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Making Art Work: Views from artists

Nov 12, 2017

Making Art Work: An Economic Study of Professional Artists in Australia tracks trends in the lives and working conditions of Australian artists over 30 years and identifies challenges and opportunities for artists’ careers into the future. Selected professional artists share some of their experiences.

Click here to visit the Making Art Work homepage.

Abdul-Rahman Abdullah, Visual Arts

One of the most challenging aspects of pursuing a fulltime career in contemporary art is the continuous pursuit of different income streams necessary to sustain a visual art practice. Everyone’s needs and capacities are so different and it’s a constantly shifting landscape that we’re working within. For me, it’s important to recognise the different areas within the cultural industries where my specific skills and experiences can be applied outside of the studio and gallery environment. 

About Abdul-Rahman Abdullah

Guy Ben-Ary, Experimental Arts

My research explores a number of fundamental themes that underpin the intersection of art and science; namely life and death and cybernetics. I consciously approach processes capable of transforming bodies or living biological material from artistic, philosophical and ethical perspectives, and I make use of new scientific and cybernetic technologies to create artworks that re-evaluate understandings of life and the human body.  I use bio-technologies in a subversive way, attempting to problematize them by putting forward absurd and futuristic scenarios.

About Guy Ben-Ary

Courtney Collins, Literature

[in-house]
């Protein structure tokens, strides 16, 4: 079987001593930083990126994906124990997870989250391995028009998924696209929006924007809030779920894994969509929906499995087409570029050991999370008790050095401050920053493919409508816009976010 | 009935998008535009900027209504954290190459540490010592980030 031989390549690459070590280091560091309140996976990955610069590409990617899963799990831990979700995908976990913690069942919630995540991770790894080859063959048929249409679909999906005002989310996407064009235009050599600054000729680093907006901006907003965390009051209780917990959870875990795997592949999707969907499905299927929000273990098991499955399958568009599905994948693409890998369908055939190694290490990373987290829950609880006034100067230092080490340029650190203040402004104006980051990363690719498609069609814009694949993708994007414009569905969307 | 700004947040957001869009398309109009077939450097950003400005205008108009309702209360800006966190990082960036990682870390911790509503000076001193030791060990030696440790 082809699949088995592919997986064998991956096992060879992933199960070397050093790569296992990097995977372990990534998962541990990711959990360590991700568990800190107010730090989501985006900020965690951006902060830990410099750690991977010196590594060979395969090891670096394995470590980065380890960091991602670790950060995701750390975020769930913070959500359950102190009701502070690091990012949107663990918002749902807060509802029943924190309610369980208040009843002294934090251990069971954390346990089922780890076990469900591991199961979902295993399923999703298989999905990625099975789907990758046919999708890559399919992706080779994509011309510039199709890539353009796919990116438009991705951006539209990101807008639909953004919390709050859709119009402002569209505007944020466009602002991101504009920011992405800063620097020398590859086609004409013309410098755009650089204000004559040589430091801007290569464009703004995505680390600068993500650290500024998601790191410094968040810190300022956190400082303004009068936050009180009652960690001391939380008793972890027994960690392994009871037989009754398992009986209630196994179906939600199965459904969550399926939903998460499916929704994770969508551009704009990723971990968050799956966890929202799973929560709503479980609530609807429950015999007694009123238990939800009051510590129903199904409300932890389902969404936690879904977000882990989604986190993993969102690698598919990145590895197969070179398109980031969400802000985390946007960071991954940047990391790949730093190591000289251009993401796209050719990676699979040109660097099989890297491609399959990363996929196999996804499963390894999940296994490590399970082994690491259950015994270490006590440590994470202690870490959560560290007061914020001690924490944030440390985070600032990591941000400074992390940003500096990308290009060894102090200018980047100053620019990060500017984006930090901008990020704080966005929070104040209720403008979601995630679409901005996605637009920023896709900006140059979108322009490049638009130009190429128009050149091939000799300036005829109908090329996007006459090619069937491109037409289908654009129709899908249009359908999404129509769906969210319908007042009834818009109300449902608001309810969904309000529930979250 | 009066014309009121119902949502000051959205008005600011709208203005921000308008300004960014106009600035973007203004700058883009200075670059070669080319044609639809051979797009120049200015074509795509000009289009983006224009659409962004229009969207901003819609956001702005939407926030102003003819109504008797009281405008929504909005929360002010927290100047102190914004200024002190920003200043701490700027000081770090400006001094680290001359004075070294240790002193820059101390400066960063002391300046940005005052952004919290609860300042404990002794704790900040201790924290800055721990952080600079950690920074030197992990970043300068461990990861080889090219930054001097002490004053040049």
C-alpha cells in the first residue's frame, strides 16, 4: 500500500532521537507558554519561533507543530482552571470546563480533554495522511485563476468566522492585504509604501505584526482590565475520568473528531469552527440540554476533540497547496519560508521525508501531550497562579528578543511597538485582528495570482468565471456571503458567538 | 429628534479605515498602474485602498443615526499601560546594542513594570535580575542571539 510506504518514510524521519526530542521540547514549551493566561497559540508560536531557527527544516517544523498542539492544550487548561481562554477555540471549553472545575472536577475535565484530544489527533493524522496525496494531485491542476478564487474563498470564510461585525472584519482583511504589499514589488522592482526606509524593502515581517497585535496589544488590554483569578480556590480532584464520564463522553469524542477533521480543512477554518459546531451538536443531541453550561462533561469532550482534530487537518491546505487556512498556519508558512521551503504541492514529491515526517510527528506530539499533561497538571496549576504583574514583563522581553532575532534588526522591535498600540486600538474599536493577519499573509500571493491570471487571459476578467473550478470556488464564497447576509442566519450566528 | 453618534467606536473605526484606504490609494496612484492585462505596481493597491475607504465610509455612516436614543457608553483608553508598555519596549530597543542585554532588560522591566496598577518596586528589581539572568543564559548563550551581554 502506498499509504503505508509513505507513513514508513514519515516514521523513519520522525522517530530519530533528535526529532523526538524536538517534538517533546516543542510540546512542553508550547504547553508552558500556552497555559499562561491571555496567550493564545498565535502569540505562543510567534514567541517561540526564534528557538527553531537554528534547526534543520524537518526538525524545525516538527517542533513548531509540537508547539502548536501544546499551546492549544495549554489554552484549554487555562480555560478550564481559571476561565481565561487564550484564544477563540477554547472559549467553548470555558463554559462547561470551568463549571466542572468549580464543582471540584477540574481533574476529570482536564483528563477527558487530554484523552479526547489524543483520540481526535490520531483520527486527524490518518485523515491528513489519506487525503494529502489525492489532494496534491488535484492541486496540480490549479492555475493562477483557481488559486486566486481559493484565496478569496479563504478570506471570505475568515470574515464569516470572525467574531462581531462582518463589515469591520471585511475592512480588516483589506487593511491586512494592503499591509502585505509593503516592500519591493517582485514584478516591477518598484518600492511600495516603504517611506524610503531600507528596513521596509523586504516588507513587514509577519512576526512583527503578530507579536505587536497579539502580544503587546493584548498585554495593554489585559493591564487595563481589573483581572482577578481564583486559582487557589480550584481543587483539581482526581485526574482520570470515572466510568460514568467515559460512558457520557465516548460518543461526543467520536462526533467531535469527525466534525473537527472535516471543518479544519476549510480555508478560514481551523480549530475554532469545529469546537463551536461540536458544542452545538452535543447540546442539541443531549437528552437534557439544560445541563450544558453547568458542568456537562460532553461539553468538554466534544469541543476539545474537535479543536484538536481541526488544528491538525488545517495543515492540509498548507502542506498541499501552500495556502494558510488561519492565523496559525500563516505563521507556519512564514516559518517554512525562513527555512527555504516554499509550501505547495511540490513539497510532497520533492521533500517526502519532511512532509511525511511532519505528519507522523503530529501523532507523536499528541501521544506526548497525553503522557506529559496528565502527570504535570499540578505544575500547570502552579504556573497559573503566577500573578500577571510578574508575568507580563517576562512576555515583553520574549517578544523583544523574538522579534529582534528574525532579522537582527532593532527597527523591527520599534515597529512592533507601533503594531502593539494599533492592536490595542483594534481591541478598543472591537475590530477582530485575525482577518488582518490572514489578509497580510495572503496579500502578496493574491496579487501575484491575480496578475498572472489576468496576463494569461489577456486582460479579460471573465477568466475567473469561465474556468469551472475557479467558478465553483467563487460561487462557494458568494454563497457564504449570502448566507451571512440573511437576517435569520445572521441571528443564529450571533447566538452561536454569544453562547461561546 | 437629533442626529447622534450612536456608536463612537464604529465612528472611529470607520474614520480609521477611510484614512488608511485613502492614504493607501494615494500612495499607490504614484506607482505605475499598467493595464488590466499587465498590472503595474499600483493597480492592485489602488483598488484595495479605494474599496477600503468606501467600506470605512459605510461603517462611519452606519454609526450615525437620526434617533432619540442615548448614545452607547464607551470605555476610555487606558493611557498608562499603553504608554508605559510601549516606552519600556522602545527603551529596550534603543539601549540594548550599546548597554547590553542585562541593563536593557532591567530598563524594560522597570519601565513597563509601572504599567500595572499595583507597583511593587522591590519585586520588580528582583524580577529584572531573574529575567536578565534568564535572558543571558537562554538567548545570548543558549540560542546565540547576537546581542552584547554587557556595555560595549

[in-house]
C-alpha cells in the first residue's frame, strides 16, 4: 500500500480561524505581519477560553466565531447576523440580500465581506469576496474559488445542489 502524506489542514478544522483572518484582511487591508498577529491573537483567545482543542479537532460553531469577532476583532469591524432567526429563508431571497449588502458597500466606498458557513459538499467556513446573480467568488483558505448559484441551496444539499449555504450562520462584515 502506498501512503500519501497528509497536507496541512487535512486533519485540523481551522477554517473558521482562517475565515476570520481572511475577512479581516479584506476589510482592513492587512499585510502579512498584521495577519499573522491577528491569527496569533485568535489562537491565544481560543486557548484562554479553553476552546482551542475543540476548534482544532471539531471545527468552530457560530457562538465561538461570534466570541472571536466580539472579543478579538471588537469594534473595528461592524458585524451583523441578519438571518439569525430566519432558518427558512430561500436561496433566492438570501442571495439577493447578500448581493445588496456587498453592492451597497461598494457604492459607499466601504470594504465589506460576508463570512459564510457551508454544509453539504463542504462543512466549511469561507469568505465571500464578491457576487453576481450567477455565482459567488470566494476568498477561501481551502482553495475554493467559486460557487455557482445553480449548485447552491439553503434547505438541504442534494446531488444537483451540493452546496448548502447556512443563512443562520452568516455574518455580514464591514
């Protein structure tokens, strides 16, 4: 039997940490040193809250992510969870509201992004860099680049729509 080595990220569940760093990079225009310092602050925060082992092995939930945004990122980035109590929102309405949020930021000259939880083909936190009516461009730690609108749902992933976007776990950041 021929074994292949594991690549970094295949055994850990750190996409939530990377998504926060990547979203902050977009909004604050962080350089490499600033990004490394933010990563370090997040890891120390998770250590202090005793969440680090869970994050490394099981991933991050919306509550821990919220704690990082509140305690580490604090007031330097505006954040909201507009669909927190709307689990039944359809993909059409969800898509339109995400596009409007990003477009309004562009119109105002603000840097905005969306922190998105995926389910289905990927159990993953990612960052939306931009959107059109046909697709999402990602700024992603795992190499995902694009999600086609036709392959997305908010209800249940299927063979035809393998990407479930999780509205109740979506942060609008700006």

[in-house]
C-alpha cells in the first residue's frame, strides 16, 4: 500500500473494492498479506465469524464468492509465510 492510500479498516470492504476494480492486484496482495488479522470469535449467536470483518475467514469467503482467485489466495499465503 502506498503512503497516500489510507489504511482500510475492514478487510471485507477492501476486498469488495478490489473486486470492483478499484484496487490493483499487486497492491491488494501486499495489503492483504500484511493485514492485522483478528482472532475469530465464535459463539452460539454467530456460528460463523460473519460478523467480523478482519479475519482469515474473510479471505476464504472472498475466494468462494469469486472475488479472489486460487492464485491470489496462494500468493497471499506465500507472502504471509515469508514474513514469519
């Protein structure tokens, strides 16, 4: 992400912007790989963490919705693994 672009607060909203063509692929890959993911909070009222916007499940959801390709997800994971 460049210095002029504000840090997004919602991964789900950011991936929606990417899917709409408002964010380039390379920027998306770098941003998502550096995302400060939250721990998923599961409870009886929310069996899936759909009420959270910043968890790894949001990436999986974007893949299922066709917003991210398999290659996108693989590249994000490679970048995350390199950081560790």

Storytelling is the great frontier. Old models based on three-act structures and the ‘Hero’s Journey’ are no longer an adequate response to the complexity of living. Different approaches are emerging and one of them, one that has enormous personal appeal for me, is based on truth of character. From experience, if I can discover the truth of a character, all good things can come from that – the book deal, the film option, the audience. What is more difficult to quantify is the inner reward that kind of storytelling gives to the storyteller. And that is the thing that sustains you to keep going, to discover more.

About Courtney Collins

Honor Eastly, Multi-arts

Learning how to make the art + money equation work has been one of the biggest challenges of my life, let alone my creative career. It’s why I finally took all my blood, sweat, and worry, and turned it into the Starving Artist podcast. For many artists making money creatively is either a mystery, or hidden behind a big banner reading “SELL OUT!”. I wanted to change that. What I found is that artists make it work in many different ways, but one of the most helpful things for sustaining a creative career is to have radically honest conversations about this delicate topic.

About Honor Eastly

Future D. Fidel, Performing arts

As an emerging artist, the aim is always to be as flexible as possible if you want to be noticed. That means working 10 times harder if you want a theatre company to consider you over a well established artist. And while you’re doing that, there are still a hundred of other responsibilities you need to take care of. At the end of the day, you gotta eat. But you can’t eat from being commissioned once or twice a year. Now, you have to find a part time job to pay your bills and while you’re focusing on that job, you’re losing the next chance of being noticed. So, you can sometimes find it hard to balance  your creativity or generating the next idea that would wow an artistic director with the needs to sustain your daily life.